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Diamond and gems unions call for resilience under Covid-19 disruptions

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16 March, 2021In a virtual meeting held on 11 March, the IndustriALL Global Union network on diamonds, gems, ornaments and jewellery production (DGOJP) called for employers’ responsibility across the global supply chain to protect their workforce and underlined the importance of defending workers’ rights amidst the Covid-19 pandemic.

The meeting discussed that the DGOJP sub sector, like the mining sectors, is facing the severe adverse impact of Covid-19 including job losses. In Botswana, for instance, 277 jobs were lost with over 51 workers retrenched at Signet Jewellery.

Suspension of mining activities when mines were put on “care and maintenance” in Canada, Lesotho, South Africa, Namibia, India, and Zimbabwe, also led to job losses. De Beers, the largest supplier of gemstones’,  reported a decline in sales. In India, the import of rough diamonds fell steeply.
Further, there have been drops in sales of diamonds – both rough and polished – with subsequent ripple effects on jewellery sales for most diamond stores in the United Kingdom, France, USA, Canada, Russia, Kazakhstan, Malaysia, and Saudi Arabia. Diamond hub Antwerp slowed down.

Some companies were forced into discussions with creditors. These include Petra Diamonds (South Africa and Tanzania), and Rio Tinto’s cash call on junior partner, Dominion Diamond ULC at its Diovak Mine in Canada. These developments adversely affected the diamond value chain: exploration and valuation, mining, and processing, grading and valuation, rough diamonds, and sales, cutting, polishing, and trading, and jewellery manufacturing and sales.
Glen Mpufane, IndustriALL director for mining and DGOJP, is optimistic that the sector will recover by 2024 through a V-shaped recovery that he describes as – “a quick and sustained recovery in measures of economic performance after a sharp economic decline.” He points to evidence provided by some mining companies that have shown that a quick recovery is possible.
Glen Mpufane, said unions have shown signs of resilience during Covid-19:

“IndustriALL is building union resilience in the sector. An example can be drawn from the international solidarity shown in the building of union offices by the Independent Democratic Union of Lesotho (IDUL) in the mountains of Lesotho to improve the union’s access to workers in the diamond mines. In this project, IDUL got support from IndustriALL, Belgium’s ACV – Transcom and South African unions.”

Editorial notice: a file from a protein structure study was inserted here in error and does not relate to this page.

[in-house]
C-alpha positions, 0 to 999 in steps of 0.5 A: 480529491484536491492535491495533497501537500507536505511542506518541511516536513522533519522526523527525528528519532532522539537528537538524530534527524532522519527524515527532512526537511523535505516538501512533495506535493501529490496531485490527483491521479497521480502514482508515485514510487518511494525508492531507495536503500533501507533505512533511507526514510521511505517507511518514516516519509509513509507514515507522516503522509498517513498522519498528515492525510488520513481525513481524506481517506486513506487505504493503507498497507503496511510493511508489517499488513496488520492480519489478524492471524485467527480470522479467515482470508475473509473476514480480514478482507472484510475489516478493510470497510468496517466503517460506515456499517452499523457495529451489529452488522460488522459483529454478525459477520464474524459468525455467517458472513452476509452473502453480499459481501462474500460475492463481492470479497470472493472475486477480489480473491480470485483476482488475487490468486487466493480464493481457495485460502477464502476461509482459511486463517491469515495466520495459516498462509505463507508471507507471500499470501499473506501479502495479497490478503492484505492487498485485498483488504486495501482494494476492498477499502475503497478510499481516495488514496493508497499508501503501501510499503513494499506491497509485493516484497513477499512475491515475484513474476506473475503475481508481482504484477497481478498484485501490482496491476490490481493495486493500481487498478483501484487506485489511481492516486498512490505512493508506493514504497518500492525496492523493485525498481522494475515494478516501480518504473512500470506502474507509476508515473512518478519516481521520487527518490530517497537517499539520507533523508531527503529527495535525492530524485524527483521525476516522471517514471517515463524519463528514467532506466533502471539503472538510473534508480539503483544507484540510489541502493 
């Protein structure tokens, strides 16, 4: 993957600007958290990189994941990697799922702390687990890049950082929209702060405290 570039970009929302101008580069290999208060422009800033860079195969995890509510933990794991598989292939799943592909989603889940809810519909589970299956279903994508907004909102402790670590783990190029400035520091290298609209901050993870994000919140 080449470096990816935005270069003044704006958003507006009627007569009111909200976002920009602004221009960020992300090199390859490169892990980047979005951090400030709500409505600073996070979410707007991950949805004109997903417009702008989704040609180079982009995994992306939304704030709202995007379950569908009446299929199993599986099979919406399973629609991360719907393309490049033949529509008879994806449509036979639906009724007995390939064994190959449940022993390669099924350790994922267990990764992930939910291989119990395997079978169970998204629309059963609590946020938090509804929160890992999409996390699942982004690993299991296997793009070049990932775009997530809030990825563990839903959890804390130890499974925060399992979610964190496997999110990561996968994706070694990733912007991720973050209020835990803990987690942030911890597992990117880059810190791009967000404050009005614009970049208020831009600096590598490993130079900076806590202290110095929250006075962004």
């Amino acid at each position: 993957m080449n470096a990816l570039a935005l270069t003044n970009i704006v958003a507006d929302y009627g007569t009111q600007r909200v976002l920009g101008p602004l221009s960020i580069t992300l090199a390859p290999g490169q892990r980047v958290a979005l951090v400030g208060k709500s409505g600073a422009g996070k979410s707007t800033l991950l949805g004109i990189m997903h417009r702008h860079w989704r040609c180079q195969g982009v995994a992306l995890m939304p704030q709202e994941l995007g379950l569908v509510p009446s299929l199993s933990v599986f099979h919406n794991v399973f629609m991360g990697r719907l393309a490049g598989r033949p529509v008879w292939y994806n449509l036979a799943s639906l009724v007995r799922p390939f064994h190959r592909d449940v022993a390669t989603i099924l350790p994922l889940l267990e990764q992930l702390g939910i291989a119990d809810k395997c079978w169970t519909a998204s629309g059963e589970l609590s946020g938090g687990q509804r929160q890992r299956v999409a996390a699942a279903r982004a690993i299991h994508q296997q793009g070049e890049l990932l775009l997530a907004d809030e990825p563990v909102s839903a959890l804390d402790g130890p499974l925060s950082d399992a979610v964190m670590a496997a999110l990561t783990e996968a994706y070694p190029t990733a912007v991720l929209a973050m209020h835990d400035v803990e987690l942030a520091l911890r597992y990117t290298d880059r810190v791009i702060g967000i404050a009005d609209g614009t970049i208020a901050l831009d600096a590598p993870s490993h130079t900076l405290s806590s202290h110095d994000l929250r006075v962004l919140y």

Further, globally trade union have continued to fight for workers’ rights and living wages in the sector. Engagement is also taking place through social dialogue.
Unions have continued to fight for the rights of women miners against gender-based segregation. Armelle Seby, IndustriALL Gender Coordinator said:

“Diamond cutting, and polishing is dominated by men. According to estimates, in India women constitute less than five percent of total workers in diamond cutting and polishing. When women are present, they are more commonly found in diamond polishing, which is lower-skilled work relative to cutting.”

Trade unions called for attaining highest levels of occupational health and safety, the right to refuse and shut down unsafe work and recognition of Covid-19 as an occupational health and safety issue were some of the highlights of the meeting.
Kemal Ozkan, IndustriALL assistant general secretary said:

“Covid-19 is the largest global crisis in our generation.  The pandemic has caused serious implications for economic, social, and political systems. The social and economic crisis has now, turned to become an existential crisis for humankind. Vaccine nationalism takes us nowhere and trade unions need to work towards the right of universal access for Covid-19 vaccines based on cooperation, solidarity and justice.

"For trade unions occupational health and safety is crucial to tackling Covid-19. IndustriALL and global union federations are urging the ILO to declare occupational health and safety as a fundamental right. We are working towards mandatory due diligence for all multinational corporations regardless of their size and structure, and companies in the DGOJP supply chain should commit themselves to ensure protection of labour and human rights and the environment.”

Photo credit: De Beers diamond mine in Jwaneng, Botswana, Esther Dyson, Flickr